4. Bruce Palmer has a dog. It’s a mixed breed three legged one eyed old rancher rescue dog named ” Satire” . It snuck into the room and bit everyone in the duff. And got away with it.

    They still don’t know…

  5. W e’re almost overwhelmed by people relocating to Wyoming – refugees from places like California and eastern states with serious multiple problems. They love our low taxes and culture. Unfortunately, some just can’t adjust to good ol” Wyoming and our unique way of living – love it or leave it. Our climate, remoteness and old fashioned way of doing things is highly effective in keeping the masses away thus preserving Wyoming as we know it. If you don’t fit in you’re the problem. I adjusted nicely to Wyoming and embraced her culture instead of whining , criticizing and complaining. And yes, we love our guns so get over it. Accept Wyoming as we are or leave.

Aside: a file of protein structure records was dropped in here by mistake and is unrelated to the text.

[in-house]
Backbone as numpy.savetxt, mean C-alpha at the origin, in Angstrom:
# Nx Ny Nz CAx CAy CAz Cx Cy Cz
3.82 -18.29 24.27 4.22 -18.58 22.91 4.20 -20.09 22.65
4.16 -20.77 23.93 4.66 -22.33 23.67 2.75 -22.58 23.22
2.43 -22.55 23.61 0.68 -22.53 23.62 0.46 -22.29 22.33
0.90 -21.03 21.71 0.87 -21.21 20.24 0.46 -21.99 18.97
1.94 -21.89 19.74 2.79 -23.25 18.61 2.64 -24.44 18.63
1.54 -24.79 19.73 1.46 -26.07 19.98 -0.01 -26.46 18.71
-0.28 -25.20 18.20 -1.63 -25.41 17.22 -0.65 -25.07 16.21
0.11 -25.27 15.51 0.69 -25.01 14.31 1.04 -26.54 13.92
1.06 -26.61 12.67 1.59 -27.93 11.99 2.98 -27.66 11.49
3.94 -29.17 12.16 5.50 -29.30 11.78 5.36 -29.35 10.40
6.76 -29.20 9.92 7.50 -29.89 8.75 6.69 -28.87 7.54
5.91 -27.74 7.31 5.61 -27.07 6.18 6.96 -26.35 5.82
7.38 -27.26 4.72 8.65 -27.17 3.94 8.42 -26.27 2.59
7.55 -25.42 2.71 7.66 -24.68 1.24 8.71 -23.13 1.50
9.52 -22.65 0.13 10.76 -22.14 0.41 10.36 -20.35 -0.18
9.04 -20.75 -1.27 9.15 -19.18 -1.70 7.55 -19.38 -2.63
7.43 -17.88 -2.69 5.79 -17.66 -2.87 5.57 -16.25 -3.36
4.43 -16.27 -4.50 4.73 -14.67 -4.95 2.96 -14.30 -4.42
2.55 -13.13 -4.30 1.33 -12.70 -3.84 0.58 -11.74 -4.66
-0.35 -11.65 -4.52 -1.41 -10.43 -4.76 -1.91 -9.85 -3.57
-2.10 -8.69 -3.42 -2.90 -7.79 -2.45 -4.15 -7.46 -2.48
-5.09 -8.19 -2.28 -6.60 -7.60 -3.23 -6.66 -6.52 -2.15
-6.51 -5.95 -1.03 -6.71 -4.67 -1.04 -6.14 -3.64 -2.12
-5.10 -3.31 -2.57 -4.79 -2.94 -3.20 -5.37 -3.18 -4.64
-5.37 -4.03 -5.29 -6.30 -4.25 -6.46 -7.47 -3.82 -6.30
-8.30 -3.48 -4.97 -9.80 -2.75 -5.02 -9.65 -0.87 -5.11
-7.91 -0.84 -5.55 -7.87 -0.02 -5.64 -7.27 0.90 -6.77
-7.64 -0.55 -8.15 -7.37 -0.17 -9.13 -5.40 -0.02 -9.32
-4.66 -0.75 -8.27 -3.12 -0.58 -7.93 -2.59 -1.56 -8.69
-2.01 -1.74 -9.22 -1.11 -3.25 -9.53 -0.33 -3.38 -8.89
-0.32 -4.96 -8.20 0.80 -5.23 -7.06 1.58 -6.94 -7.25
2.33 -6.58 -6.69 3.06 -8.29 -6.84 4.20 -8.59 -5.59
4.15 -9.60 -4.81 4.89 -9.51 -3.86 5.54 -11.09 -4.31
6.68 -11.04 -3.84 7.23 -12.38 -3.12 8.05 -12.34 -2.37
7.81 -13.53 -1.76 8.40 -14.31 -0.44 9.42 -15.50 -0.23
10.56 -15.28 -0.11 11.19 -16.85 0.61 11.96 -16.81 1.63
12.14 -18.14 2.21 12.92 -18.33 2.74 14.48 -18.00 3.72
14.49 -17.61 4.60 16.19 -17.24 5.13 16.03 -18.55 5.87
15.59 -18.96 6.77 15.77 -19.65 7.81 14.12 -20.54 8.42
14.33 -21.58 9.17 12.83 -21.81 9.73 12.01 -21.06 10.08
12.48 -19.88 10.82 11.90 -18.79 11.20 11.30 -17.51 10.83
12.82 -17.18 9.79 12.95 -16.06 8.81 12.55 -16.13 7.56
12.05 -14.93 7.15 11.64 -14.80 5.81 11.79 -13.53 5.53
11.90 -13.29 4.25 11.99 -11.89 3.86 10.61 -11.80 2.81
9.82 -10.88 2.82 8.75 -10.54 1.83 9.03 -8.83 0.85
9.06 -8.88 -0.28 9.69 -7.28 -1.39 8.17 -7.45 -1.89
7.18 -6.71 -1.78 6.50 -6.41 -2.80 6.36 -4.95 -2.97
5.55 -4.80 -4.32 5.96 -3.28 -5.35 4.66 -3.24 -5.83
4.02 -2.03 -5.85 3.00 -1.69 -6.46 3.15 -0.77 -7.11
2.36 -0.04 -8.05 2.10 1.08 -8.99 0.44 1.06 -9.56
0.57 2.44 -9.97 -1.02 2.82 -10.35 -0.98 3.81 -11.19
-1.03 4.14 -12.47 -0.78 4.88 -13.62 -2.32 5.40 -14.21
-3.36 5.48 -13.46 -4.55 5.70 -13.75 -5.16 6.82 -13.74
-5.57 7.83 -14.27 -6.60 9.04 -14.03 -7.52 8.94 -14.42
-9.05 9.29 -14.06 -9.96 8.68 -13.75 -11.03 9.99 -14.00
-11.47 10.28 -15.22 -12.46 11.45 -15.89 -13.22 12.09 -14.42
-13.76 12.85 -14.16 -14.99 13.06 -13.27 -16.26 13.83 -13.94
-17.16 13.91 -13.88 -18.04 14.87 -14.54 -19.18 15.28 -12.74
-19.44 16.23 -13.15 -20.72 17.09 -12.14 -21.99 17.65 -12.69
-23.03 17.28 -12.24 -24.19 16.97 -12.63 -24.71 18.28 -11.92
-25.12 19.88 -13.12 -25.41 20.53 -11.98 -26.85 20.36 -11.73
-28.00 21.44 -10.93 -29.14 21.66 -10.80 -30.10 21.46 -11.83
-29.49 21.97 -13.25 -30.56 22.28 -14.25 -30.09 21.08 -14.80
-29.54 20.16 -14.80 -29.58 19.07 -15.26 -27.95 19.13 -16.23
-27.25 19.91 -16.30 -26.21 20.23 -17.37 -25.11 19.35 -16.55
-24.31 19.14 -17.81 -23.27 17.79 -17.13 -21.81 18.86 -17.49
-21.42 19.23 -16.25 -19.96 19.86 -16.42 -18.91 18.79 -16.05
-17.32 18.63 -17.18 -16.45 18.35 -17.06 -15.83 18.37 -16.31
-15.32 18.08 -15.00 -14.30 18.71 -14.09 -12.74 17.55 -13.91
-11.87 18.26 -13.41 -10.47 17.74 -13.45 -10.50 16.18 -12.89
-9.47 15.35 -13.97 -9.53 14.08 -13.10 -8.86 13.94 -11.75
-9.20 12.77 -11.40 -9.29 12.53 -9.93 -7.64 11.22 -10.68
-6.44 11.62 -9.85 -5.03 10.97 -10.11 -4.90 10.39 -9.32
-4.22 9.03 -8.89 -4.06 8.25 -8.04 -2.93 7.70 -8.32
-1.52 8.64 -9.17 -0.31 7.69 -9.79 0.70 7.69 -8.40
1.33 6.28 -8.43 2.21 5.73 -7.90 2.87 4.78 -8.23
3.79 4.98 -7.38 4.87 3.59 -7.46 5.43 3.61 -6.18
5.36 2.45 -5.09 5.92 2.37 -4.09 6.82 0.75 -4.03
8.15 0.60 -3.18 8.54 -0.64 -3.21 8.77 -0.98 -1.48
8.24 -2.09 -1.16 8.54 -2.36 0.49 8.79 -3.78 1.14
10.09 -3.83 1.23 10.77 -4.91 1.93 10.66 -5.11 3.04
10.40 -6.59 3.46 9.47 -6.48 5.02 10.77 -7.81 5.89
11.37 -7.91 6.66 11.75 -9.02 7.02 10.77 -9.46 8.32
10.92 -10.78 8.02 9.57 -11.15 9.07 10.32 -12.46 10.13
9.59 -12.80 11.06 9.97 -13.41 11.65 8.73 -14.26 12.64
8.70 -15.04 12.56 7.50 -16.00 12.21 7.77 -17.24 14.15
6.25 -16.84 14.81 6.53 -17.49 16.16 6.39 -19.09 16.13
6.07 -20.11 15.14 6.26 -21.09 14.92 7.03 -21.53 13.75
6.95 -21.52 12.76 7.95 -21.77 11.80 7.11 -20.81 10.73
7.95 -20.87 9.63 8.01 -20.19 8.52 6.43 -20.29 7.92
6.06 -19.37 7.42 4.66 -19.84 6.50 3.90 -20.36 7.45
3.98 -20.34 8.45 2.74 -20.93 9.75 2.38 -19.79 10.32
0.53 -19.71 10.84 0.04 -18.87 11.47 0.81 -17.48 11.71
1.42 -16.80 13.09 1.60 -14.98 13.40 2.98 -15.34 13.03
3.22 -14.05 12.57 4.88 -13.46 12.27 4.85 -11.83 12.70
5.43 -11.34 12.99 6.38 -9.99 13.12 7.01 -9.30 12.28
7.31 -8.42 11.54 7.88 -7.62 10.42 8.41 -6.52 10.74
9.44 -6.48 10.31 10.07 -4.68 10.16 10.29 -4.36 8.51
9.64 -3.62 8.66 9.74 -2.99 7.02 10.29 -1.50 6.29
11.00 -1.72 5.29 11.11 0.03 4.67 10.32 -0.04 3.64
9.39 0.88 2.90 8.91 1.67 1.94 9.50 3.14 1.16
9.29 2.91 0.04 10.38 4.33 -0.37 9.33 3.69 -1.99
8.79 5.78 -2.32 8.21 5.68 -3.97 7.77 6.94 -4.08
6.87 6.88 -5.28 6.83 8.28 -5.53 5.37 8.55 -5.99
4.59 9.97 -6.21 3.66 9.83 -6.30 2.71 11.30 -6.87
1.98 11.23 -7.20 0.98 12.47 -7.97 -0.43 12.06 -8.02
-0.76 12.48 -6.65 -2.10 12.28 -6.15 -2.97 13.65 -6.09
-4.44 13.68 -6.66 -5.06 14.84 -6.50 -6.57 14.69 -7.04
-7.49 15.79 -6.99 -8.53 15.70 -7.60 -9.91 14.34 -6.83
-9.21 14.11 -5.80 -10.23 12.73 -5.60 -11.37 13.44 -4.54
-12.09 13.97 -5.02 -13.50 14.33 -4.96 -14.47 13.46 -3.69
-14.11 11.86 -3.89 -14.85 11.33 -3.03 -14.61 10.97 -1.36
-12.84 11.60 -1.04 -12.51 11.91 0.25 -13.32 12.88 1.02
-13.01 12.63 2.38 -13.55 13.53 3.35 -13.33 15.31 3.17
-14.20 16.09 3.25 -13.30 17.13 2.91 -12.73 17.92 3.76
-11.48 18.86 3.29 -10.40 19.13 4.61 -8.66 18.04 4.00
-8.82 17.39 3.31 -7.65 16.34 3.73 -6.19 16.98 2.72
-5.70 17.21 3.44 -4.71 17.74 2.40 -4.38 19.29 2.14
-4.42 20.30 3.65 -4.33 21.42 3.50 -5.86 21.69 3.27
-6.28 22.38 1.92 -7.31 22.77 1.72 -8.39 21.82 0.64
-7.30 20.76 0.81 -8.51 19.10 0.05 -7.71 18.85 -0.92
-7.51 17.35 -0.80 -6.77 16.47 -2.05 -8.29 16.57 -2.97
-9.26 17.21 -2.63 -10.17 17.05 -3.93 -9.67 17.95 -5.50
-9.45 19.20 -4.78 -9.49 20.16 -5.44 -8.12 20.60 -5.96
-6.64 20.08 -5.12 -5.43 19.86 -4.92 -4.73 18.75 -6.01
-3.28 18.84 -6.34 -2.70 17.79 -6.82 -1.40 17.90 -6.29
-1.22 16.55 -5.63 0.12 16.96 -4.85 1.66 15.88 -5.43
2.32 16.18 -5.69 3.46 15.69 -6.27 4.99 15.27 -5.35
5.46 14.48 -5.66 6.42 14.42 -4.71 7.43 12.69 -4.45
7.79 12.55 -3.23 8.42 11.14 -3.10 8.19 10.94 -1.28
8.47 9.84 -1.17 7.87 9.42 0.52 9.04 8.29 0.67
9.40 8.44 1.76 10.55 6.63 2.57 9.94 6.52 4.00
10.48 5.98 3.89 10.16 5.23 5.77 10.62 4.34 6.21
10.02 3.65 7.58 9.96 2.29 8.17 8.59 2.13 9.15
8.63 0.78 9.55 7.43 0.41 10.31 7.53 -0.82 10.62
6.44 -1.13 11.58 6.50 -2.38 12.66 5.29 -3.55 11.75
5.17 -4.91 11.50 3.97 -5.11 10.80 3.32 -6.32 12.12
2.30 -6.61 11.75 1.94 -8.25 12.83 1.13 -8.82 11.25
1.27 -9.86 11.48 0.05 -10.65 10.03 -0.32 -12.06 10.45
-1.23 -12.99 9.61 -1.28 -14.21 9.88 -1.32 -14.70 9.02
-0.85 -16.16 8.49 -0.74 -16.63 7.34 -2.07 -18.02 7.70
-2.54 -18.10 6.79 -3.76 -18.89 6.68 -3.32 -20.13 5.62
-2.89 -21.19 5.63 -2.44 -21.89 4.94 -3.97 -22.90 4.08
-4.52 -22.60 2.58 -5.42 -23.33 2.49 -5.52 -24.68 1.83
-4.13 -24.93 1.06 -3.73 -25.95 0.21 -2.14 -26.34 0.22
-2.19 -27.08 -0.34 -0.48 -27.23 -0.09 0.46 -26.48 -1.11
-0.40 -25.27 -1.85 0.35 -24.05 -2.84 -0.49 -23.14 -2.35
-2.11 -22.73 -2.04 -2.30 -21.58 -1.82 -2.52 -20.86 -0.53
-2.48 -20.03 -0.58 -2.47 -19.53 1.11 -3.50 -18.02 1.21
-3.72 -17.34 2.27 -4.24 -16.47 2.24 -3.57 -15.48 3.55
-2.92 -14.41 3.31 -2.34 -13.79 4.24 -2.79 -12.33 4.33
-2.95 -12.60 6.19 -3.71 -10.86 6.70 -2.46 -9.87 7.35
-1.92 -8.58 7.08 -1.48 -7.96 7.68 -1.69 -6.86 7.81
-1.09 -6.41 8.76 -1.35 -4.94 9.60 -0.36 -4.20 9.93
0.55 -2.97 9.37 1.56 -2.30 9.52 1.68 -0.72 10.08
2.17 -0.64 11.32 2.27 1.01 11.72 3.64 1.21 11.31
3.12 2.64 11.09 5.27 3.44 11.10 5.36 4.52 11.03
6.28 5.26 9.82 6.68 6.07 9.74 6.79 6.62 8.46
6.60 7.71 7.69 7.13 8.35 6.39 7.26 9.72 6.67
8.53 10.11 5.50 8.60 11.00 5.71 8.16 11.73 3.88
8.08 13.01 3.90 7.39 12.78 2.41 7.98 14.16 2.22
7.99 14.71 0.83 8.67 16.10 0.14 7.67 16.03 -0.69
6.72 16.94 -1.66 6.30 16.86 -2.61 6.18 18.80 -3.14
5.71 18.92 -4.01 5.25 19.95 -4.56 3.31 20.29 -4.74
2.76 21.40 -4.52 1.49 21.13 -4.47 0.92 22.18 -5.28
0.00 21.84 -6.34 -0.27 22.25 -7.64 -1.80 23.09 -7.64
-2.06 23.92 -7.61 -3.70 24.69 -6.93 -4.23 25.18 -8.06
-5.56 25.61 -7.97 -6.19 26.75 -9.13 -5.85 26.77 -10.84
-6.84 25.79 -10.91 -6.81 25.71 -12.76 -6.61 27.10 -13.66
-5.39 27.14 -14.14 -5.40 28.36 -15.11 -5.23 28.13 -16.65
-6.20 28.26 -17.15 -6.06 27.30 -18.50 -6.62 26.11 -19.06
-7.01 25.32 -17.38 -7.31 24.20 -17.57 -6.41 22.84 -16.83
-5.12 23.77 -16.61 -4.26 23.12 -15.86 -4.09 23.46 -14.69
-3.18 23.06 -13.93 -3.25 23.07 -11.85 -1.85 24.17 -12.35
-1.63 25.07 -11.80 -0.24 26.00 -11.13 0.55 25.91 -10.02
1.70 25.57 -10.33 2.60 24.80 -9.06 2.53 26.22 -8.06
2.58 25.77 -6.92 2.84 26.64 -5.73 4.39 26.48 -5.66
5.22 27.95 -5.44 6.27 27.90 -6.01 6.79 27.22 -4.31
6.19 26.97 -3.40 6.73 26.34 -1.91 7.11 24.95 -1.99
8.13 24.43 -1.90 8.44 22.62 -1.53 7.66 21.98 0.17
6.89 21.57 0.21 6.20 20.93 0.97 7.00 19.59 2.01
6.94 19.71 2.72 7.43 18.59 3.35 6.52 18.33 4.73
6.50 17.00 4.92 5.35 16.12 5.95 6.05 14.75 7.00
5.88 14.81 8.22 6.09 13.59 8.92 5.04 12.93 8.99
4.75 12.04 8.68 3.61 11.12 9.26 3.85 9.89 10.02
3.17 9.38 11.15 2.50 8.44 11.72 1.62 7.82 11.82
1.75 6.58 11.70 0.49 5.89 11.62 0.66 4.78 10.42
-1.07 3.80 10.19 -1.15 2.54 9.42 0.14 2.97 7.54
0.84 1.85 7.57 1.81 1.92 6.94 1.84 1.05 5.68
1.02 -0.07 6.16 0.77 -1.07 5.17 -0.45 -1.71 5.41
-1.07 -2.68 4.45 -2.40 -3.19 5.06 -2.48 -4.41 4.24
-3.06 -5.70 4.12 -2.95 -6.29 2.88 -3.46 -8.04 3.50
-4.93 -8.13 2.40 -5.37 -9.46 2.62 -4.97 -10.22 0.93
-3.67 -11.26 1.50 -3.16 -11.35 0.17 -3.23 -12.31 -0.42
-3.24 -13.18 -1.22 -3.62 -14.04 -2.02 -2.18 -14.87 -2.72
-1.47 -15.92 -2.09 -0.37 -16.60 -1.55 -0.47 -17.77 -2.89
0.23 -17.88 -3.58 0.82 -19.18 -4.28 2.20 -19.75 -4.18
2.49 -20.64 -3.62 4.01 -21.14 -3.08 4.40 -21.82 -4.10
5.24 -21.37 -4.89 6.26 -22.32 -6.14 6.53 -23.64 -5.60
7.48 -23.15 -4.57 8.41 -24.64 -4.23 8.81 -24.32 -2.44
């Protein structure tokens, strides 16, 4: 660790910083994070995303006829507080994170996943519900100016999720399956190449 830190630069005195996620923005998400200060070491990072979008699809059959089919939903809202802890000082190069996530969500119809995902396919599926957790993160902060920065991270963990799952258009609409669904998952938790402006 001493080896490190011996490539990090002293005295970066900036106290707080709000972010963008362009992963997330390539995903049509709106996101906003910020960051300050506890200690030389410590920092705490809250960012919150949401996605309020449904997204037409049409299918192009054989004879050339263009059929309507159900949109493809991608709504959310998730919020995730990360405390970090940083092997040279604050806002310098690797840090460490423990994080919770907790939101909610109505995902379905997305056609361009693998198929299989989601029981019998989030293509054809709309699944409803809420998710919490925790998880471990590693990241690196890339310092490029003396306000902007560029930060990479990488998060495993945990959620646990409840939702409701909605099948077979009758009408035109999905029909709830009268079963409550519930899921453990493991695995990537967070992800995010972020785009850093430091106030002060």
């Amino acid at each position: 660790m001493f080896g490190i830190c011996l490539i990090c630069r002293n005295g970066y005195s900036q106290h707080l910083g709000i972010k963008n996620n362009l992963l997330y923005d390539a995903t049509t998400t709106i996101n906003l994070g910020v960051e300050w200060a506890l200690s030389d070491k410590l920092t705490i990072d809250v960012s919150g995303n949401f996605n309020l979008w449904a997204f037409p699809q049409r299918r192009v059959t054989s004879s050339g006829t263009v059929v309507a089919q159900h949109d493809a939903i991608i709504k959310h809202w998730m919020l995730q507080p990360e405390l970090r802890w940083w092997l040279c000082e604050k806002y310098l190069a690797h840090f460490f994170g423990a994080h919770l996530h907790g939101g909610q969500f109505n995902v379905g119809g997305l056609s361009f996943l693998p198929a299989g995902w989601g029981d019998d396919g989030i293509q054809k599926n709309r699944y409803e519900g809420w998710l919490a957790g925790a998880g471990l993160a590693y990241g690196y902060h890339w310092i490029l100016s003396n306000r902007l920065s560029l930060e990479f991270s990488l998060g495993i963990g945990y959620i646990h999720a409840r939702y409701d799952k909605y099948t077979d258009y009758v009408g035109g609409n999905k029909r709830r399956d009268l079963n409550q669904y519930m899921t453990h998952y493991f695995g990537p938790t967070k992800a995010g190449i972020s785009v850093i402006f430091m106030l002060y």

1. If you are so intolerant of people exercising freedom of speech guaranteed by our beloved Bill of Rights by expressing opinions that are (GASP!!!) different than your own, then perhaps you are the one who should leave. I think you are not even in the right country. I understand Saudi Arabia is beautiful this time of year and has the type of autocratic gubmint you are actually seeking.